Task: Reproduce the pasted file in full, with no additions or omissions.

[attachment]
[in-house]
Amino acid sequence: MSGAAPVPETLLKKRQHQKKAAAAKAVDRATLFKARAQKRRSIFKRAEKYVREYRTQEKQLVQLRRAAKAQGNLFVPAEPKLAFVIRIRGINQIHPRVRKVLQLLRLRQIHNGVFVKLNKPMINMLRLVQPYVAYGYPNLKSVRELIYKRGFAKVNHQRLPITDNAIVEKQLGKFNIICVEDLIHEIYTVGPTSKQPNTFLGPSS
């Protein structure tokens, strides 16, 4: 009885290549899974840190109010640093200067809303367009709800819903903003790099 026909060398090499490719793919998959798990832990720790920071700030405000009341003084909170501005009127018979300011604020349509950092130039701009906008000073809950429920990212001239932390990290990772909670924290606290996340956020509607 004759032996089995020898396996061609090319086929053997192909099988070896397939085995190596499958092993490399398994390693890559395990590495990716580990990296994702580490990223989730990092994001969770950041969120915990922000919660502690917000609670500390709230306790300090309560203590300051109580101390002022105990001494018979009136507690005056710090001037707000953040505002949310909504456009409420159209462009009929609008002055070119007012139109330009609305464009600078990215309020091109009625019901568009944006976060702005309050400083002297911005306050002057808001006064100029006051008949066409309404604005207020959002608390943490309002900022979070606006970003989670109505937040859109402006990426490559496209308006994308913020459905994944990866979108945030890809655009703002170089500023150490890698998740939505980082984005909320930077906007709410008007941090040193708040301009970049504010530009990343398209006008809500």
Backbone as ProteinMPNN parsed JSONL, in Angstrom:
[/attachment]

[in-house]
Amino acid sequence: MSGAAPVPETLLKKRQHQKKAAAAKAVDRATLFKARAQKRRSIFKRAEKYVREYRTQEKQLVQLRRAAKAQGNLFVPAEPKLAFVIRIRGINQIHPRVRKVLQLLRLRQIHNGVFVKLNKPMINMLRLVQPYVAYGYPNLKSVRELIYKRGFAKVNHQRLPITDNAIVEKQLGKFNIICVEDLIHEIYTVGPTSKQPNTFLGPSS
């Protein structure tokens, strides 16, 4: 009885290549899974840190109010640093200067809303367009709800819903903003790099 026909060398090499490719793919998959798990832990720790920071700030405000009341003084909170501005009127018979300011604020349509950092130039701009906008000073809950429920990212001239932390990290990772909670924290606290996340956020509607 004759032996089995020898396996061609090319086929053997192909099988070896397939085995190596499958092993490399398994390693890559395990590495990716580990990296994702580490990223989730990092994001969770950041969120915990922000919660502690917000609670500390709230306790300090309560203590300051109580101390002022105990001494018979009136507690005056710090001037707000953040505002949310909504456009409420159209462009009929609008002055070119007012139109330009609305464009600078990215309020091109009625019901568009944006976060702005309050400083002297911005306050002057808001006064100029006051008949066409309404604005207020959002608390943490309002900022979070606006970003989670109505937040859109402006990426490559496209308006994308913020459905994944990866979108945030890809655009703002170089500023150490890698998740939505980082984005909320930077906007709410008007941090040193708040301009970049504010530009990343398209006008809500």
Backbone as ProteinMPNN parsed JSONL, in Angstrom: